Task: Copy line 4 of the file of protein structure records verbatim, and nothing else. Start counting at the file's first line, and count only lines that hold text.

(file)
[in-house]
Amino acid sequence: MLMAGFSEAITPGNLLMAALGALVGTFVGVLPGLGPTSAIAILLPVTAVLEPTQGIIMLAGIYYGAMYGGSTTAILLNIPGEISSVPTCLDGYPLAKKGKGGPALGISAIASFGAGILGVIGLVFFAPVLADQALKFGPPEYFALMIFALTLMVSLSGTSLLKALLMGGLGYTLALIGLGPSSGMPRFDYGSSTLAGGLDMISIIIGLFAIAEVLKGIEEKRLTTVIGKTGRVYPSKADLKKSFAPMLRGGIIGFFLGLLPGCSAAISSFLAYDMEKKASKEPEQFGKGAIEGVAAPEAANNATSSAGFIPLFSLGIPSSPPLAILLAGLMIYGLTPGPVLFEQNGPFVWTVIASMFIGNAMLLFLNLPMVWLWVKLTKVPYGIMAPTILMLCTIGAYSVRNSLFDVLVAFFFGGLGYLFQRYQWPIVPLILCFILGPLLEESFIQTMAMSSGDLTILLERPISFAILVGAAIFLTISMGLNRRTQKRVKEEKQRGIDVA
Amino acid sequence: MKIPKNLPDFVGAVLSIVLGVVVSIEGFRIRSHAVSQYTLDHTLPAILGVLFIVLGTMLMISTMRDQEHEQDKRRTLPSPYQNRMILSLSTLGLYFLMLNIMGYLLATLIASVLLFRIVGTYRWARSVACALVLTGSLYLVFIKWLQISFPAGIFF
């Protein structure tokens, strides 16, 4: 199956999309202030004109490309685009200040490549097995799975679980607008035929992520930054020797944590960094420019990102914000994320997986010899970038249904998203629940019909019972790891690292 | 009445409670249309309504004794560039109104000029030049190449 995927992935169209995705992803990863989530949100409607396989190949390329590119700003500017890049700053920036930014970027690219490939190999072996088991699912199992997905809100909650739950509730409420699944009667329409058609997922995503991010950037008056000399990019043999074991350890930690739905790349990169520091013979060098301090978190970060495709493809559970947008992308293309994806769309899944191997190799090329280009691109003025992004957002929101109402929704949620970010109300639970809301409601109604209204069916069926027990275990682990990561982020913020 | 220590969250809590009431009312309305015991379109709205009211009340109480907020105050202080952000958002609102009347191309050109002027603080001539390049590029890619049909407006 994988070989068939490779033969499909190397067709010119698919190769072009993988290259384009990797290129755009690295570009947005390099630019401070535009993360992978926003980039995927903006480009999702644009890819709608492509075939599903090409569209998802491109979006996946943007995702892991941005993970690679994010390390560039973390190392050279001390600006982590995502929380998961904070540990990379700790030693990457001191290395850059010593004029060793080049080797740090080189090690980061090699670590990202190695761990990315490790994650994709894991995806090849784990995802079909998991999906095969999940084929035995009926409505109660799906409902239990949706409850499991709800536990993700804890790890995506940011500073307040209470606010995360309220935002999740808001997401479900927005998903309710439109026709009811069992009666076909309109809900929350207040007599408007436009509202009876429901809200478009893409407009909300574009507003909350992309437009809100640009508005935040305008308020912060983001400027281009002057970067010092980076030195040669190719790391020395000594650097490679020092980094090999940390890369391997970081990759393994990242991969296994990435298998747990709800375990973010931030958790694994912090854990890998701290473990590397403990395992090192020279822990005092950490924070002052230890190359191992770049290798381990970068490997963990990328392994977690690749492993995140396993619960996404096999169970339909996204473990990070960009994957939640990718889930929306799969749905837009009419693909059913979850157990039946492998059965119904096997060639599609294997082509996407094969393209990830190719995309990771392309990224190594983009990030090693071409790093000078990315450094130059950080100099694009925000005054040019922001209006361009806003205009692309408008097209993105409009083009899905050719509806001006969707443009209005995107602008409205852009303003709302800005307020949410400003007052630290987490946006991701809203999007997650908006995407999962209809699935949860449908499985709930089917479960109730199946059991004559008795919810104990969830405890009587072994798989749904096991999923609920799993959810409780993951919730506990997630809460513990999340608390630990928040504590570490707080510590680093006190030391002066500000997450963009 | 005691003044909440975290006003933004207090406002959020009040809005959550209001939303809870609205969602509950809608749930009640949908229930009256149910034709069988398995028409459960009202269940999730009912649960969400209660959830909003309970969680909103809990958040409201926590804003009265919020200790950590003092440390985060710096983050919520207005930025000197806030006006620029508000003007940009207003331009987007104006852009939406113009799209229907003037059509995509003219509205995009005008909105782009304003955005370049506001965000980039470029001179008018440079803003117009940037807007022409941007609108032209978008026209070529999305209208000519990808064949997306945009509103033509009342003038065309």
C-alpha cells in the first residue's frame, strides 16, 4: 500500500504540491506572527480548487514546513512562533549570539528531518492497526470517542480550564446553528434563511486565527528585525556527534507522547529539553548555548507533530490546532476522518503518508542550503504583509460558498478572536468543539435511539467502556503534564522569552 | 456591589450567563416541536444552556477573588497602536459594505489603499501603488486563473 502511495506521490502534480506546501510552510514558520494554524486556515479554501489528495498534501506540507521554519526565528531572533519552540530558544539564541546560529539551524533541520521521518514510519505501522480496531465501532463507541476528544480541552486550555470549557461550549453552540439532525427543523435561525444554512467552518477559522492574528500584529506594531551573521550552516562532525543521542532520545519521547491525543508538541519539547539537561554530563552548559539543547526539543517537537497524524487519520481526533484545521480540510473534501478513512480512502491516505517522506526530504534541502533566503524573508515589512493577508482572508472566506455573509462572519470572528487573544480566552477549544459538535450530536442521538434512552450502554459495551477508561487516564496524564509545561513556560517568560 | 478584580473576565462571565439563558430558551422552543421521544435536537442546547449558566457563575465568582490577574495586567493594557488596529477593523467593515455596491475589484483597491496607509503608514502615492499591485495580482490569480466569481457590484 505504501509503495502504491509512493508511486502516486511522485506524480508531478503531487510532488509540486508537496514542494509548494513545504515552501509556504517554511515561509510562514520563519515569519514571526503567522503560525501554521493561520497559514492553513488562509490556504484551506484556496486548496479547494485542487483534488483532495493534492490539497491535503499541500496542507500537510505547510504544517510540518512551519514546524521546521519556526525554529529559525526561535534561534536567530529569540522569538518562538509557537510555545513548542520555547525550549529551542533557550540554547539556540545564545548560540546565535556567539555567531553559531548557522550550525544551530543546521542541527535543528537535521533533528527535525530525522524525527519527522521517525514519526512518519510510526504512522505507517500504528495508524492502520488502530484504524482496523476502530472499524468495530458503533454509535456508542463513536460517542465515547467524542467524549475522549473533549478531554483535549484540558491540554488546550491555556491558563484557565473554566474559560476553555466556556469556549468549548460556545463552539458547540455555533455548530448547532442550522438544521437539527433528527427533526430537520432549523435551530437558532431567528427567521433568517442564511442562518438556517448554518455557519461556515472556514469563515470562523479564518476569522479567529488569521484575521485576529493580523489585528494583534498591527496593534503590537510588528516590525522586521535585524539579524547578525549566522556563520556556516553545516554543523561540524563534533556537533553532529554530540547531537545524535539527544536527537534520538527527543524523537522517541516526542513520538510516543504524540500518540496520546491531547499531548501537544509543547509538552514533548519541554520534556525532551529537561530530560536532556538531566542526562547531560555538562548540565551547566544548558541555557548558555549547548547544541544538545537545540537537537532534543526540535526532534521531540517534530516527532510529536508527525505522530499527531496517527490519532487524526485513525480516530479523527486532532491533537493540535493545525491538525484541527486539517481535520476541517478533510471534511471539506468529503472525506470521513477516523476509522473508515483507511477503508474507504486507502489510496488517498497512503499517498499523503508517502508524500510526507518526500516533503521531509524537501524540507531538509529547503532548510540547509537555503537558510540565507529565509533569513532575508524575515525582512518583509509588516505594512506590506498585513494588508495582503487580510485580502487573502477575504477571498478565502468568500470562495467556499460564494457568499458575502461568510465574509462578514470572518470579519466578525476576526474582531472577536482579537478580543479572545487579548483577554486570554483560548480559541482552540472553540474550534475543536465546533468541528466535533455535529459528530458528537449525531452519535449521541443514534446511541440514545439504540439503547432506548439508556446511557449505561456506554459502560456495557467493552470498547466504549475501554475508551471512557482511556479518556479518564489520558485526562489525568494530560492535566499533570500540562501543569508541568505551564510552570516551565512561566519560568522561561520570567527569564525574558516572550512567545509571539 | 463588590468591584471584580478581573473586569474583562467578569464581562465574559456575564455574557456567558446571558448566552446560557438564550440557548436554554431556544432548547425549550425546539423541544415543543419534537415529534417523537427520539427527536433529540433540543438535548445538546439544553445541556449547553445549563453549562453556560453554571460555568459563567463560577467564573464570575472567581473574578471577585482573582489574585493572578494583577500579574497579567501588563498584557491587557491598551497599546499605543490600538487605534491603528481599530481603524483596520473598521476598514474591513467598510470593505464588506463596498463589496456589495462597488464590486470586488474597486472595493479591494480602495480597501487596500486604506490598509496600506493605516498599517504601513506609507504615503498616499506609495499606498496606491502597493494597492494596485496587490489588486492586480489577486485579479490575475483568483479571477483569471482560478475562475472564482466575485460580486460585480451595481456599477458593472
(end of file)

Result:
């Protein structure tokens, strides 16, 4: 199956999309202030004109490309685009200040490549097995799975679980607008035929992520930054020797944590960094420019990102914000994320997986010899970038249904998203629940019909019972790891690292 | 009445409670249309309504004794560039109104000029030049190449 995927992935169209995705992803990863989530949100409607396989190949390329590119700003500017890049700053920036930014970027690219490939190999072996088991699912199992997905809100909650739950509730409420699944009667329409058609997922995503991010950037008056000399990019043999074991350890930690739905790349990169520091013979060098301090978190970060495709493809559970947008992308293309994806769309899944191997190799090329280009691109003025992004957002929101109402929704949620970010109300639970809301409601109604209204069916069926027990275990682990990561982020913020 | 220590969250809590009431009312309305015991379109709205009211009340109480907020105050202080952000958002609102009347191309050109002027603080001539390049590029890619049909407006 994988070989068939490779033969499909190397067709010119698919190769072009993988290259384009990797290129755009690295570009947005390099630019401070535009993360992978926003980039995927903006480009999702644009890819709608492509075939599903090409569209998802491109979006996946943007995702892991941005993970690679994010390390560039973390190392050279001390600006982590995502929380998961904070540990990379700790030693990457001191290395850059010593004029060793080049080797740090080189090690980061090699670590990202190695761990990315490790994650994709894991995806090849784990995802079909998991999906095969999940084929035995009926409505109660799906409902239990949706409850499991709800536990993700804890790890995506940011500073307040209470606010995360309220935002999740808001997401479900927005998903309710439109026709009811069992009666076909309109809900929350207040007599408007436009509202009876429901809200478009893409407009909300574009507003909350992309437009809100640009508005935040305008308020912060983001400027281009002057970067010092980076030195040669190719790391020395000594650097490679020092980094090999940390890369391997970081990759393994990242991969296994990435298998747990709800375990973010931030958790694994912090854990890998701290473990590397403990395992090192020279822990005092950490924070002052230890190359191992770049290798381990970068490997963990990328392994977690690749492993995140396993619960996404096999169970339909996204473990990070960009994957939640990718889930929306799969749905837009009419693909059913979850157990039946492998059965119904096997060639599609294997082509996407094969393209990830190719995309990771392309990224190594983009990030090693071409790093000078990315450094130059950080100099694009925000005054040019922001209006361009806003205009692309408008097209993105409009083009899905050719509806001006969707443009209005995107602008409205852009303003709302800005307020949410400003007052630290987490946006991701809203999007997650908006995407999962209809699935949860449908499985709930089917479960109730199946059991004559008795919810104990969830405890009587072994798989749904096991999923609920799993959810409780993951919730506990997630809460513990999340608390630990928040504590570490707080510590680093006190030391002066500000997450963009 | 005691003044909440975290006003933004207090406002959020009040809005959550209001939303809870609205969602509950809608749930009640949908229930009256149910034709069988398995028409459960009202269940999730009912649960969400209660959830909003309970969680909103809990958040409201926590804003009265919020200790950590003092440390985060710096983050919520207005930025000197806030006006620029508000003007940009207003331009987007104006852009939406113009799209229907003037059509995509003219509205995009005008909105782009304003955005370049506001965000980039470029001179008018440079803003117009940037807007022409941007609108032209978008026209070529999305209208000519990808064949997306945009509103033509009342003038065309």